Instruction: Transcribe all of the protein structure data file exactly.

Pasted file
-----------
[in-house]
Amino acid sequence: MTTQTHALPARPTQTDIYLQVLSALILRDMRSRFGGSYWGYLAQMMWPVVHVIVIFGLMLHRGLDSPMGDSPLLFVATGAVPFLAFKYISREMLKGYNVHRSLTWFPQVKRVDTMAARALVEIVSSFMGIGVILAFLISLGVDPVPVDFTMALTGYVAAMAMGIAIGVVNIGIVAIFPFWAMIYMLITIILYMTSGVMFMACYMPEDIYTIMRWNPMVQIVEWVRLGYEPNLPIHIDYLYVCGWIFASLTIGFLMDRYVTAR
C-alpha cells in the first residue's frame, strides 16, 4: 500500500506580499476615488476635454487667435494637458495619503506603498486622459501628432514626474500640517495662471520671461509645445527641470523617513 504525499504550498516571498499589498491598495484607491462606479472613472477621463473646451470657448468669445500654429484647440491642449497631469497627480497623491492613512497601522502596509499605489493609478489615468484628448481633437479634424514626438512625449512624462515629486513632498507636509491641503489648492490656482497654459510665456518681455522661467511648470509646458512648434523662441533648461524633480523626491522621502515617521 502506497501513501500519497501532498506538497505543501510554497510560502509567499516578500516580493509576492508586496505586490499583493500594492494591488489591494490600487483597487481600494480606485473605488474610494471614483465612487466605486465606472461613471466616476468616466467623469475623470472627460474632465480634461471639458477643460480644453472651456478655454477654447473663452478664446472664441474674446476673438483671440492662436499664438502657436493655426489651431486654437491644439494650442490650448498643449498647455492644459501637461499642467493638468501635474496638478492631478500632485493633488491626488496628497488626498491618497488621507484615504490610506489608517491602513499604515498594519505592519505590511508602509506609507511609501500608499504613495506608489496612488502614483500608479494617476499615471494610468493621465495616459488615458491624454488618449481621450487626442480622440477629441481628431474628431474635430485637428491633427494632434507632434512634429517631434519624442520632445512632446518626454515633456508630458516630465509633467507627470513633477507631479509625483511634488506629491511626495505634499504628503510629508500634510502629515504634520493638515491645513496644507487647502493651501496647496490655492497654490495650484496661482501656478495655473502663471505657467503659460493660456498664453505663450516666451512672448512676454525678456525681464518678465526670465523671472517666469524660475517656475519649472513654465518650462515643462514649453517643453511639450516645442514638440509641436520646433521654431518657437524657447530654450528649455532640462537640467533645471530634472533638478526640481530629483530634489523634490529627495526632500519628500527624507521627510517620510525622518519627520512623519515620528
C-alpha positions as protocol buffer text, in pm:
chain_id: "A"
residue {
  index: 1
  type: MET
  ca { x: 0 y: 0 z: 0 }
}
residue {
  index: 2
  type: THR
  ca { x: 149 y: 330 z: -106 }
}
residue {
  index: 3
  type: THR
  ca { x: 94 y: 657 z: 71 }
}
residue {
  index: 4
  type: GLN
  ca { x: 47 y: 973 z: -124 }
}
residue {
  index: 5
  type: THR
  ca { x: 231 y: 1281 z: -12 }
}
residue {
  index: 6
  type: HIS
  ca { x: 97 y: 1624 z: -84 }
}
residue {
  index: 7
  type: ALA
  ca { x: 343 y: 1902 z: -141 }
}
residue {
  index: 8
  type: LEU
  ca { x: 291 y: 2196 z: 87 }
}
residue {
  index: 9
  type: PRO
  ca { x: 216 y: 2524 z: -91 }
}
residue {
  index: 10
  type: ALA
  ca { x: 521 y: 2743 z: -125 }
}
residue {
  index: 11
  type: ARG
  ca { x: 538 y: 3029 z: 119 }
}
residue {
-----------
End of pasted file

[in-house]
Amino acid sequence: MTTQTHALPARPTQTDIYLQVLSALILRDMRSRFGGSYWGYLAQMMWPVVHVIVIFGLMLHRGLDSPMGDSPLLFVATGAVPFLAFKYISREMLKGYNVHRSLTWFPQVKRVDTMAARALVEIVSSFMGIGVILAFLISLGVDPVPVDFTMALTGYVAAMAMGIAIGVVNIGIVAIFPFWAMIYMLITIILYMTSGVMFMACYMPEDIYTIMRWNPMVQIVEWVRLGYEPNLPIHIDYLYVCGWIFASLTIGFLMDRYVTAR
C-alpha cells in the first residue's frame, strides 16, 4: 500500500506580499476615488476635454487667435494637458495619503506603498486622459501628432514626474500640517495662471520671461509645445527641470523617513 504525499504550498516571498499589498491598495484607491462606479472613472477621463473646451470657448468669445500654429484647440491642449497631469497627480497623491492613512497601522502596509499605489493609478489615468484628448481633437479634424514626438512625449512624462515629486513632498507636509491641503489648492490656482497654459510665456518681455522661467511648470509646458512648434523662441533648461524633480523626491522621502515617521 502506497501513501500519497501532498506538497505543501510554497510560502509567499516578500516580493509576492508586496505586490499583493500594492494591488489591494490600487483597487481600494480606485473605488474610494471614483465612487466605486465606472461613471466616476468616466467623469475623470472627460474632465480634461471639458477643460480644453472651456478655454477654447473663452478664446472664441474674446476673438483671440492662436499664438502657436493655426489651431486654437491644439494650442490650448498643449498647455492644459501637461499642467493638468501635474496638478492631478500632485493633488491626488496628497488626498491618497488621507484615504490610506489608517491602513499604515498594519505592519505590511508602509506609507511609501500608499504613495506608489496612488502614483500608479494617476499615471494610468493621465495616459488615458491624454488618449481621450487626442480622440477629441481628431474628431474635430485637428491633427494632434507632434512634429517631434519624442520632445512632446518626454515633456508630458516630465509633467507627470513633477507631479509625483511634488506629491511626495505634499504628503510629508500634510502629515504634520493638515491645513496644507487647502493651501496647496490655492497654490495650484496661482501656478495655473502663471505657467503659460493660456498664453505663450516666451512672448512676454525678456525681464518678465526670465523671472517666469524660475517656475519649472513654465518650462515643462514649453517643453511639450516645442514638440509641436520646433521654431518657437524657447530654450528649455532640462537640467533645471530634472533638478526640481530629483530634489523634490529627495526632500519628500527624507521627510517620510525622518519627520512623519515620528
C-alpha positions as protocol buffer text, in pm:
chain_id: "A"
residue {
  index: 1
  type: MET
  ca { x: 0 y: 0 z: 0 }
}
residue {
  index: 2
  type: THR
  ca { x: 149 y: 330 z: -106 }
}
residue {
  index: 3
  type: THR
  ca { x: 94 y: 657 z: 71 }
}
residue {
  index: 4
  type: GLN
  ca { x: 47 y: 973 z: -124 }
}
residue {
  index: 5
  type: THR
  ca { x: 231 y: 1281 z: -12 }
}
residue {
  index: 6
  type: HIS
  ca { x: 97 y: 1624 z: -84 }
}
residue {
  index: 7
  type: ALA
  ca { x: 343 y: 1902 z: -141 }
}
residue {
  index: 8
  type: LEU
  ca { x: 291 y: 2196 z: 87 }
}
residue {
  index: 9
  type: PRO
  ca { x: 216 y: 2524 z: -91 }
}
residue {
  index: 10
  type: ALA
  ca { x: 521 y: 2743 z: -125 }
}
residue {
  index: 11
  type: ARG
  ca { x: 538 y: 3029 z: 119 }
}
residue {